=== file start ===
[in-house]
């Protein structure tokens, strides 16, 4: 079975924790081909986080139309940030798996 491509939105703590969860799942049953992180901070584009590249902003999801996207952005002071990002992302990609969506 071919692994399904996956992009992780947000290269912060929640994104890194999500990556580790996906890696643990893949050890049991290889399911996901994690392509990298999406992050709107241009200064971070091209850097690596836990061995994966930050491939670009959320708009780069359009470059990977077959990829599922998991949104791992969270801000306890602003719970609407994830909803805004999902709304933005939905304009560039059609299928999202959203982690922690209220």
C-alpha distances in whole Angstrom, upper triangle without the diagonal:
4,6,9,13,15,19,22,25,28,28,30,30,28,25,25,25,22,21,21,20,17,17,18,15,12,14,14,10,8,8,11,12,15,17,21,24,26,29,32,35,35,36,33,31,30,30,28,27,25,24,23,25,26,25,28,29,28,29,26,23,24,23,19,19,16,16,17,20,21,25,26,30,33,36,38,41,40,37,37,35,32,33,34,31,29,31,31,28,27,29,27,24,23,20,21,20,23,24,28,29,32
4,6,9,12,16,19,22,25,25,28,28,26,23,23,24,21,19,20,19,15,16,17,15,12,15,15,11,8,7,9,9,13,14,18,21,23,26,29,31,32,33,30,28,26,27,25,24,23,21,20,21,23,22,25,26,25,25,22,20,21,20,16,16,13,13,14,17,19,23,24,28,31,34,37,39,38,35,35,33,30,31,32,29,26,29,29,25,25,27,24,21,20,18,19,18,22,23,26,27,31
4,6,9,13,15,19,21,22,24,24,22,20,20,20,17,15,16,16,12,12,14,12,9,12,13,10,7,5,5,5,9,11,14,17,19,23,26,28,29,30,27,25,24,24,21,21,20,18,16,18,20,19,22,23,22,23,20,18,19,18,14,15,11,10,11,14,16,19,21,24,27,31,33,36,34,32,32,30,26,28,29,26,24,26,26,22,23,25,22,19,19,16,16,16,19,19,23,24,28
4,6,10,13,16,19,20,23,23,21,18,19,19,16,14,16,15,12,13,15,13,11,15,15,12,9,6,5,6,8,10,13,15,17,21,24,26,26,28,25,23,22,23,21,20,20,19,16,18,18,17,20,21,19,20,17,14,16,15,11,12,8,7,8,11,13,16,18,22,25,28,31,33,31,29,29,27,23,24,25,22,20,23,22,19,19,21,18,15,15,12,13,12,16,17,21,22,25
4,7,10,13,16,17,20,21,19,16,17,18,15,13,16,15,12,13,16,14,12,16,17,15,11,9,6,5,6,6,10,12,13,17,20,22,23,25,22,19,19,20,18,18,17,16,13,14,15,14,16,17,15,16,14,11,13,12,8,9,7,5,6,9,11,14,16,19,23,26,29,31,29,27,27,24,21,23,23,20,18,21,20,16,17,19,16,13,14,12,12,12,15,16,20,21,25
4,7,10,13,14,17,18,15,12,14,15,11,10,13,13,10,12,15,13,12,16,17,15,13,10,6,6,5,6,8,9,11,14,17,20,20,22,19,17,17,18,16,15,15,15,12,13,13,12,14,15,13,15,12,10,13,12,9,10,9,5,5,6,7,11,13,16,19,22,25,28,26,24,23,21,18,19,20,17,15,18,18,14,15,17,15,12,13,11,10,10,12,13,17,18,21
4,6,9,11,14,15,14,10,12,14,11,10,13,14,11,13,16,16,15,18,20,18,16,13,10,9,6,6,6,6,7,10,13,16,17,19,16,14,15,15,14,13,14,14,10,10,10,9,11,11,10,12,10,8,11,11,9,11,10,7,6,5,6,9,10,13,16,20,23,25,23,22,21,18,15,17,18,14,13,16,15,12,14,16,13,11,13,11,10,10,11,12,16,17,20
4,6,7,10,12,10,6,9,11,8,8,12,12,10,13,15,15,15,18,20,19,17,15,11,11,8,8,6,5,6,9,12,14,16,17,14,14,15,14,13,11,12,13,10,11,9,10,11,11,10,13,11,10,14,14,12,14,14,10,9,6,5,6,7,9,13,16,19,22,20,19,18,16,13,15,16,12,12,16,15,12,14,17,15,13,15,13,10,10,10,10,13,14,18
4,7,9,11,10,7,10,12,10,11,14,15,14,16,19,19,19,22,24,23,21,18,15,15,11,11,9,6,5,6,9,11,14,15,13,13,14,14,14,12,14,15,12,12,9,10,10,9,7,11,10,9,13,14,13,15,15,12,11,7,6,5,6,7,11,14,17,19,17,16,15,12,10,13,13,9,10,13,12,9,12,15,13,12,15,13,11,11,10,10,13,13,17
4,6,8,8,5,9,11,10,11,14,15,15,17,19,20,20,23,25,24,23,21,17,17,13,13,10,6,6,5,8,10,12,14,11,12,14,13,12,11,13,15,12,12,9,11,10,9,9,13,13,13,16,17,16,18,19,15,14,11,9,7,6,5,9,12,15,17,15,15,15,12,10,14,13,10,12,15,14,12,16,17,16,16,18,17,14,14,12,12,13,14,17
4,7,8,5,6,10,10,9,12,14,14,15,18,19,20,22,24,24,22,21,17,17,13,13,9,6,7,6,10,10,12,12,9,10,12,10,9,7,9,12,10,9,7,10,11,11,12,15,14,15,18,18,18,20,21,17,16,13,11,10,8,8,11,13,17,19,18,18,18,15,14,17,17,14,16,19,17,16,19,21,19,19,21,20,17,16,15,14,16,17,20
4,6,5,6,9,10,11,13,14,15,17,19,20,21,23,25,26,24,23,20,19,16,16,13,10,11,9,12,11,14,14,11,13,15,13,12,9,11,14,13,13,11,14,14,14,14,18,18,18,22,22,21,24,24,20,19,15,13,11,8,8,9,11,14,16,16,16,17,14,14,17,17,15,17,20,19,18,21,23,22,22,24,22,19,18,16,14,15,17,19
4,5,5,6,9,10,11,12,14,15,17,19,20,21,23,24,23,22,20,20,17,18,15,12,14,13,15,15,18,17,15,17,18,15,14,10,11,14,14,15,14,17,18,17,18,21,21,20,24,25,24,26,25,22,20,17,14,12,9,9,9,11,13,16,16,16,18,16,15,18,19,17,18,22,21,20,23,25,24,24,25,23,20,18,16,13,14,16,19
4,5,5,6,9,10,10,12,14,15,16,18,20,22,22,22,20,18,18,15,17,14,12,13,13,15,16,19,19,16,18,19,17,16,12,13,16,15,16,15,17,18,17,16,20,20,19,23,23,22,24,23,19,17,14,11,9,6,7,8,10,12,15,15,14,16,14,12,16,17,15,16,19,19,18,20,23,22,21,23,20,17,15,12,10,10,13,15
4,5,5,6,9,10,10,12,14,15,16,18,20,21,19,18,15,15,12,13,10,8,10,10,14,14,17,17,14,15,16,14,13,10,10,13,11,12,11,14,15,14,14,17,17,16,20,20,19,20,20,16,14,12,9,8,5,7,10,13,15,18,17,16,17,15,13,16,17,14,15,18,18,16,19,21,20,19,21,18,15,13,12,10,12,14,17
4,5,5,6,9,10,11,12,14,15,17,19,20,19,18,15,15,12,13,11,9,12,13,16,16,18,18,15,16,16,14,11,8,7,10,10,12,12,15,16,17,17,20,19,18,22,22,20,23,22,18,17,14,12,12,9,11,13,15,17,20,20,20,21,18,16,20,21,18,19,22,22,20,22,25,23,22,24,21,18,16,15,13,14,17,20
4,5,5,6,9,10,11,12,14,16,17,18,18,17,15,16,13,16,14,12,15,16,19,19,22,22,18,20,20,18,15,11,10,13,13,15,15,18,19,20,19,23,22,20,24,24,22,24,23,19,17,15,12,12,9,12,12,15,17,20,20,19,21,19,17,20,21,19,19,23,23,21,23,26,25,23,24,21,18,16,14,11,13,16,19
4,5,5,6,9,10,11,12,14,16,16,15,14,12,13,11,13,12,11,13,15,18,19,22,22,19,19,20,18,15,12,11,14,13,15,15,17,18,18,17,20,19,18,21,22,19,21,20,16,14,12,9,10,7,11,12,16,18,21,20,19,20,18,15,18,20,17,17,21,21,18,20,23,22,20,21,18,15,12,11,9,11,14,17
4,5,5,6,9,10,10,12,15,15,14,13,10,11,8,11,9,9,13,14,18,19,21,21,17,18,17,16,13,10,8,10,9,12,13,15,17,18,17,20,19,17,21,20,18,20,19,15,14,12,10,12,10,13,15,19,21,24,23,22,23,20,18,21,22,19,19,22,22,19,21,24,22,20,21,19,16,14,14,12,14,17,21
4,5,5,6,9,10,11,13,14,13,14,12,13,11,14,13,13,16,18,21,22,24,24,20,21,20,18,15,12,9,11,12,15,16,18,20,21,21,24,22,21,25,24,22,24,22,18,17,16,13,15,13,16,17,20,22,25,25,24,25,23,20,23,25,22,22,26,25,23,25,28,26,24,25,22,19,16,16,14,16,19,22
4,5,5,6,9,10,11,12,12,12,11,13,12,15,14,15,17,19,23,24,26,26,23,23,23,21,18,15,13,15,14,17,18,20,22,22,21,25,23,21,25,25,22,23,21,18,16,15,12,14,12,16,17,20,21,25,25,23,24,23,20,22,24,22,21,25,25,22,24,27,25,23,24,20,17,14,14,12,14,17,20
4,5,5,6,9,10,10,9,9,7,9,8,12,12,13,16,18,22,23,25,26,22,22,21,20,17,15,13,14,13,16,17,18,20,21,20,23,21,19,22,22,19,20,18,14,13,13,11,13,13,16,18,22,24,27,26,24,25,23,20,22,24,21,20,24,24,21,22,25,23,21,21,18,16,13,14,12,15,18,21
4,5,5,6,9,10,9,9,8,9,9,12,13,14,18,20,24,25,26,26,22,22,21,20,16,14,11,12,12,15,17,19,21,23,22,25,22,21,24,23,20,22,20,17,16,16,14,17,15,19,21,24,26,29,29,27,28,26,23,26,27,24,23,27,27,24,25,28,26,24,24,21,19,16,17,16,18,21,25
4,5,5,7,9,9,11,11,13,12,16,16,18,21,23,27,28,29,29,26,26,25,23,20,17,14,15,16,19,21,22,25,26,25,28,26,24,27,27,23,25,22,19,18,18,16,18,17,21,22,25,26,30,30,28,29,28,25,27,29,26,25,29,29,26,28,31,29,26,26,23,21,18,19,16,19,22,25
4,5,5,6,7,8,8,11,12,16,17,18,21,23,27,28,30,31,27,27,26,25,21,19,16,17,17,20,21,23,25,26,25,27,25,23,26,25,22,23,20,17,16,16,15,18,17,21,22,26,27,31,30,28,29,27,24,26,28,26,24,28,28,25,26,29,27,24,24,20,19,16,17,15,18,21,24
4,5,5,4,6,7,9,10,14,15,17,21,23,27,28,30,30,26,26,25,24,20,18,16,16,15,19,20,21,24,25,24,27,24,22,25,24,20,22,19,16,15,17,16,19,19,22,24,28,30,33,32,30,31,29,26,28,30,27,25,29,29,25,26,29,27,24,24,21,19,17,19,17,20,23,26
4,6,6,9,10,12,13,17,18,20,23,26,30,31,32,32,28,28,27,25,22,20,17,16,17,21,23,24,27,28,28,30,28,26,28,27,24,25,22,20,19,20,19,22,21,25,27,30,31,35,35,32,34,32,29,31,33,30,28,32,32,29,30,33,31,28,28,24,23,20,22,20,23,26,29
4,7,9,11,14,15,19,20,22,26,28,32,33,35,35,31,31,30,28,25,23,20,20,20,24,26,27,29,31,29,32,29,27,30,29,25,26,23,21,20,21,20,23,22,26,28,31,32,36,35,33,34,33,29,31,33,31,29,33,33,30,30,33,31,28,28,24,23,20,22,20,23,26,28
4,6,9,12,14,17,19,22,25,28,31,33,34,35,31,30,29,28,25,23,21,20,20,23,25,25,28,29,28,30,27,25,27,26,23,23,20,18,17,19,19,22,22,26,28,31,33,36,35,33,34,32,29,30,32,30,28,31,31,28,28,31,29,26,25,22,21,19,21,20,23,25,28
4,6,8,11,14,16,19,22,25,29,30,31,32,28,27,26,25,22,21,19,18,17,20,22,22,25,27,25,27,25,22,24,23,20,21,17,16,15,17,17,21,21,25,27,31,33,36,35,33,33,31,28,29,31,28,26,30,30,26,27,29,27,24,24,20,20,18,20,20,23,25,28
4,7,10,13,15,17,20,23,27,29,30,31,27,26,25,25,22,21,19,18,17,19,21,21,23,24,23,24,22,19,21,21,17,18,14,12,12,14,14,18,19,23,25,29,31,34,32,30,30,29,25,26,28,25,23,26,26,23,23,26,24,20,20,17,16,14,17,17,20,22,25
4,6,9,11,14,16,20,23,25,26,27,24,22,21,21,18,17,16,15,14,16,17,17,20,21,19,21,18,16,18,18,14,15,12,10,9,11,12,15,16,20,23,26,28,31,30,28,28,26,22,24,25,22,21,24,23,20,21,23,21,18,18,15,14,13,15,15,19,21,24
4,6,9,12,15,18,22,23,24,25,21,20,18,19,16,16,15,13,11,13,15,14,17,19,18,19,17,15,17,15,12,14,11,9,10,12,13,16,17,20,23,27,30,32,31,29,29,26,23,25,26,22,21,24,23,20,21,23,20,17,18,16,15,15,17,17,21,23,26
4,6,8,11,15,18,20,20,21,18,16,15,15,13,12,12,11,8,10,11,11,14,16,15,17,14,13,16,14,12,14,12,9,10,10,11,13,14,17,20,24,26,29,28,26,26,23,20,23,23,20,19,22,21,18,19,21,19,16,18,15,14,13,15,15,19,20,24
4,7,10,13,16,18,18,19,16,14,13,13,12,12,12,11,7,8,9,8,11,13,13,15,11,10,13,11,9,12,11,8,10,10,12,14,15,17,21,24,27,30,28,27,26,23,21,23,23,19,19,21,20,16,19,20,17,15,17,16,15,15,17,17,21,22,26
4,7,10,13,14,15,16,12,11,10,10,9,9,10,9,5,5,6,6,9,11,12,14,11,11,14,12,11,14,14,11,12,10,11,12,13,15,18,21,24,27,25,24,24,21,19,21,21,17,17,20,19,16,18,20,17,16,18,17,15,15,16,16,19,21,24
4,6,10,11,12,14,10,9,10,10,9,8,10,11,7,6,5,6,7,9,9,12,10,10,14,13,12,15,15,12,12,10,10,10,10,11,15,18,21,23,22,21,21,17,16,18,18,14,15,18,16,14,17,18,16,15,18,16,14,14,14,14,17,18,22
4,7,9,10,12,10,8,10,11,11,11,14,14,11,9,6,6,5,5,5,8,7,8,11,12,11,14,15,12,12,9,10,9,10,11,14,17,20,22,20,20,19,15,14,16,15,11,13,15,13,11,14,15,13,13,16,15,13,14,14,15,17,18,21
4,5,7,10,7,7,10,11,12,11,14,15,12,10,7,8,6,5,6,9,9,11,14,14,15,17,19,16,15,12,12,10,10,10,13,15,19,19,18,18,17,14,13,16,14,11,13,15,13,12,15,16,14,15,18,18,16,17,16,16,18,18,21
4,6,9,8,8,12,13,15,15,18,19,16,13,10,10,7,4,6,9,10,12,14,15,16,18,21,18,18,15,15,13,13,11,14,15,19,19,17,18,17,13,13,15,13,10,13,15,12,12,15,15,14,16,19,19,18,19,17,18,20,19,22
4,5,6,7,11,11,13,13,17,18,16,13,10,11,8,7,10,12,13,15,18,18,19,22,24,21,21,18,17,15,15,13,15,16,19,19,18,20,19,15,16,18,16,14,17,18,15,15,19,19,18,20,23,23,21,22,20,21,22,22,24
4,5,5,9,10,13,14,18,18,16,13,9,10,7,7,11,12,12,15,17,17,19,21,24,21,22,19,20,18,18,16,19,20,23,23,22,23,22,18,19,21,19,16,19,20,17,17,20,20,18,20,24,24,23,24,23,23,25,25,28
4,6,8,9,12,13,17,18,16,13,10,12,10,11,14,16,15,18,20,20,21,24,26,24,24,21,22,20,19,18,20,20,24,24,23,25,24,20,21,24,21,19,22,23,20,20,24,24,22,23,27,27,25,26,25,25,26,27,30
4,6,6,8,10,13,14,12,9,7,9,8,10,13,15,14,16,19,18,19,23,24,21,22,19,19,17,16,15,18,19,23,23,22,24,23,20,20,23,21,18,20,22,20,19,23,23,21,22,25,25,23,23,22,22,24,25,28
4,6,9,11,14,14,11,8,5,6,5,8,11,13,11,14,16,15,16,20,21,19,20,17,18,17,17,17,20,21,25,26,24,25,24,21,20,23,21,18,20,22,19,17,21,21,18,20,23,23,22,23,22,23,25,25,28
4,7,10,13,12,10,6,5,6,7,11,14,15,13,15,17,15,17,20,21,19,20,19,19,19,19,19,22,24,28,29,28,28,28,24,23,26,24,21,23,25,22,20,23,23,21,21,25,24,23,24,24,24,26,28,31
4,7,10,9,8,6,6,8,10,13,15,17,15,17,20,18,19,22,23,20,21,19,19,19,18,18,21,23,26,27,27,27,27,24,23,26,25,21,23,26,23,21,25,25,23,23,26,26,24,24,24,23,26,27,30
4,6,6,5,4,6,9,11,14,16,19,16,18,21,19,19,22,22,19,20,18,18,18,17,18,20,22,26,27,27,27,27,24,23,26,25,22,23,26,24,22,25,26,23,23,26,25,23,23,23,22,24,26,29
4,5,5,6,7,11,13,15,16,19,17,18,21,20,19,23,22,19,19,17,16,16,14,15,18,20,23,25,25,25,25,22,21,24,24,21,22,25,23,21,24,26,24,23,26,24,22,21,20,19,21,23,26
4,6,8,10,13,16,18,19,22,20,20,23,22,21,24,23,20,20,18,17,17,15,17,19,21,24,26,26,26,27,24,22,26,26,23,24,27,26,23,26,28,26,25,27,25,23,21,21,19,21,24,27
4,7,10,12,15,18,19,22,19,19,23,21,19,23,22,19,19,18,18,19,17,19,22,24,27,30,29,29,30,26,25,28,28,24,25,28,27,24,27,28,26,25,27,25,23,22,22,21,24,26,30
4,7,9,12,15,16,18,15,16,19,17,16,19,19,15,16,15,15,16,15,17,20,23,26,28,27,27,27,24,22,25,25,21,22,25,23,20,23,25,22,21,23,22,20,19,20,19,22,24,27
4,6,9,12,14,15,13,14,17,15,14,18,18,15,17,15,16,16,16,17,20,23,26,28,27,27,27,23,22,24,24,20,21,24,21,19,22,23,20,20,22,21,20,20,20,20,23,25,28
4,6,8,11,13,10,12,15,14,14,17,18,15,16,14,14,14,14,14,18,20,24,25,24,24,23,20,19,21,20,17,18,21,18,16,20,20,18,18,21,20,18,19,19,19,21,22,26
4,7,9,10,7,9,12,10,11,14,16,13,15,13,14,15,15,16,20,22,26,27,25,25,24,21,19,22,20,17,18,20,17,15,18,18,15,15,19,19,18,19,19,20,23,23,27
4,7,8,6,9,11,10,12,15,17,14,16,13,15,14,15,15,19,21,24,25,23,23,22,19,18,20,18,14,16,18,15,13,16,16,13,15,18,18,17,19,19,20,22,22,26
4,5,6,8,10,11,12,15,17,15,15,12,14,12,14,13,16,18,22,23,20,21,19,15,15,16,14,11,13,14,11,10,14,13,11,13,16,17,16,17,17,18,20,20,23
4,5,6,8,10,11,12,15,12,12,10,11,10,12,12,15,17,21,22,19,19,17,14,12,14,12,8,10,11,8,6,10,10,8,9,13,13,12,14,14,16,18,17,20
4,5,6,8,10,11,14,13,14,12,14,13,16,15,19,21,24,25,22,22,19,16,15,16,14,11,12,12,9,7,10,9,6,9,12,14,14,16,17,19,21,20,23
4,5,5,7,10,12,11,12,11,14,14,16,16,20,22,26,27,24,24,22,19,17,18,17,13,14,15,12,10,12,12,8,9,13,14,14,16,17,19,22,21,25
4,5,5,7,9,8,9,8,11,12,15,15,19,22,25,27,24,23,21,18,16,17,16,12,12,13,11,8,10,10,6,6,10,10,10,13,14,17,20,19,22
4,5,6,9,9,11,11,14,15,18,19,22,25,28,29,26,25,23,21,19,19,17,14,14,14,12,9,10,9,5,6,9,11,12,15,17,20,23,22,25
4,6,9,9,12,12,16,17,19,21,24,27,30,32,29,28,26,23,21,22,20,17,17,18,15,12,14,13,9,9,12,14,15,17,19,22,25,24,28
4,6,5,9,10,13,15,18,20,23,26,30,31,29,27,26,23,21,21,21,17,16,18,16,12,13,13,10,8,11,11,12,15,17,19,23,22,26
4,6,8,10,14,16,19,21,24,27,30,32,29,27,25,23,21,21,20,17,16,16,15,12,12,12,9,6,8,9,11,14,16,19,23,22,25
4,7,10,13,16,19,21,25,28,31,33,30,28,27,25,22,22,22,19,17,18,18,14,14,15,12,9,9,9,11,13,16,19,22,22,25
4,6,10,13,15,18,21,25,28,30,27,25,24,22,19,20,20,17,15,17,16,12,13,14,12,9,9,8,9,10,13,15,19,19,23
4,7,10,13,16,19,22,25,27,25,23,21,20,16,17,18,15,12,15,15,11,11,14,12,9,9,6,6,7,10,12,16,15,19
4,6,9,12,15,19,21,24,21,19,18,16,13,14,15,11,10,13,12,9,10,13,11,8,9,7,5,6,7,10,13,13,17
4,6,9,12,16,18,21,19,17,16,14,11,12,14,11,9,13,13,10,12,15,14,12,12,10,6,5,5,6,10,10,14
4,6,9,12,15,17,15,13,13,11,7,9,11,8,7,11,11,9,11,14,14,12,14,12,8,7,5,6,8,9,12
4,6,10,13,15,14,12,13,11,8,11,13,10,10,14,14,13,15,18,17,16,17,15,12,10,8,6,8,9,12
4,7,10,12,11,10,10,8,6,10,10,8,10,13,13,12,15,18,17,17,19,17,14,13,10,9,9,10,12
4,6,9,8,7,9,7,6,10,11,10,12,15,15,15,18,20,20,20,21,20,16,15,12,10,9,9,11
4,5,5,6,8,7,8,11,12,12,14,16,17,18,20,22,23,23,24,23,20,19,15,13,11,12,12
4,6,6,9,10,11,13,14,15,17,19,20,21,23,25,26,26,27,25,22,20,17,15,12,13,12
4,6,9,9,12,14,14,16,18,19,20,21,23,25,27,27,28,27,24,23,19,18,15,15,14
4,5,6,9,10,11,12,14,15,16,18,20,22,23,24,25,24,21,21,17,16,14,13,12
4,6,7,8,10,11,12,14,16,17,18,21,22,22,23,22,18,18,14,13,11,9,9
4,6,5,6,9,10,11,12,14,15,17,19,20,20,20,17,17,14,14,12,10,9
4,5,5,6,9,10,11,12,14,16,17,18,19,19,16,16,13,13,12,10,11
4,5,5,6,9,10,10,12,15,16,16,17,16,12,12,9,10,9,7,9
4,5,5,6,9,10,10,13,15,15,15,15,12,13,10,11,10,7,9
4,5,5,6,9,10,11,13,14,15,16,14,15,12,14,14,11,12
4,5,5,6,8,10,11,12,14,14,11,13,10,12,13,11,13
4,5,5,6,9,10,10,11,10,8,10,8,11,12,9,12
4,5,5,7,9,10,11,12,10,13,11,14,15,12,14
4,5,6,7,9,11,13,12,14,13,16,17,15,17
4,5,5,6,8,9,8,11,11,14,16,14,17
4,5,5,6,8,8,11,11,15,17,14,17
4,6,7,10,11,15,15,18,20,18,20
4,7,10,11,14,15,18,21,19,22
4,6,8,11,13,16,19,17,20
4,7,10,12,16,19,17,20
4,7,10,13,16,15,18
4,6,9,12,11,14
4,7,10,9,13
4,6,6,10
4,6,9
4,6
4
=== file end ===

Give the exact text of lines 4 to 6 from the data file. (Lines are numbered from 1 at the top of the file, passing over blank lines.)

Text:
4,6,9,13,15,19,22,25,28,28,30,30,28,25,25,25,22,21,21,20,17,17,18,15,12,14,14,10,8,8,11,12,15,17,21,24,26,29,32,35,35,36,33,31,30,30,28,27,25,24,23,25,26,25,28,29,28,29,26,23,24,23,19,19,16,16,17,20,21,25,26,30,33,36,38,41,40,37,37,35,32,33,34,31,29,31,31,28,27,29,27,24,23,20,21,20,23,24,28,29,32
4,6,9,12,16,19,22,25,25,28,28,26,23,23,24,21,19,20,19,15,16,17,15,12,15,15,11,8,7,9,9,13,14,18,21,23,26,29,31,32,33,30,28,26,27,25,24,23,21,20,21,23,22,25,26,25,25,22,20,21,20,16,16,13,13,14,17,19,23,24,28,31,34,37,39,38,35,35,33,30,31,32,29,26,29,29,25,25,27,24,21,20,18,19,18,22,23,26,27,31
4,6,9,13,15,19,21,22,24,24,22,20,20,20,17,15,16,16,12,12,14,12,9,12,13,10,7,5,5,5,9,11,14,17,19,23,26,28,29,30,27,25,24,24,21,21,20,18,16,18,20,19,22,23,22,23,20,18,19,18,14,15,11,10,11,14,16,19,21,24,27,31,33,36,34,32,32,30,26,28,29,26,24,26,26,22,23,25,22,19,19,16,16,16,19,19,23,24,28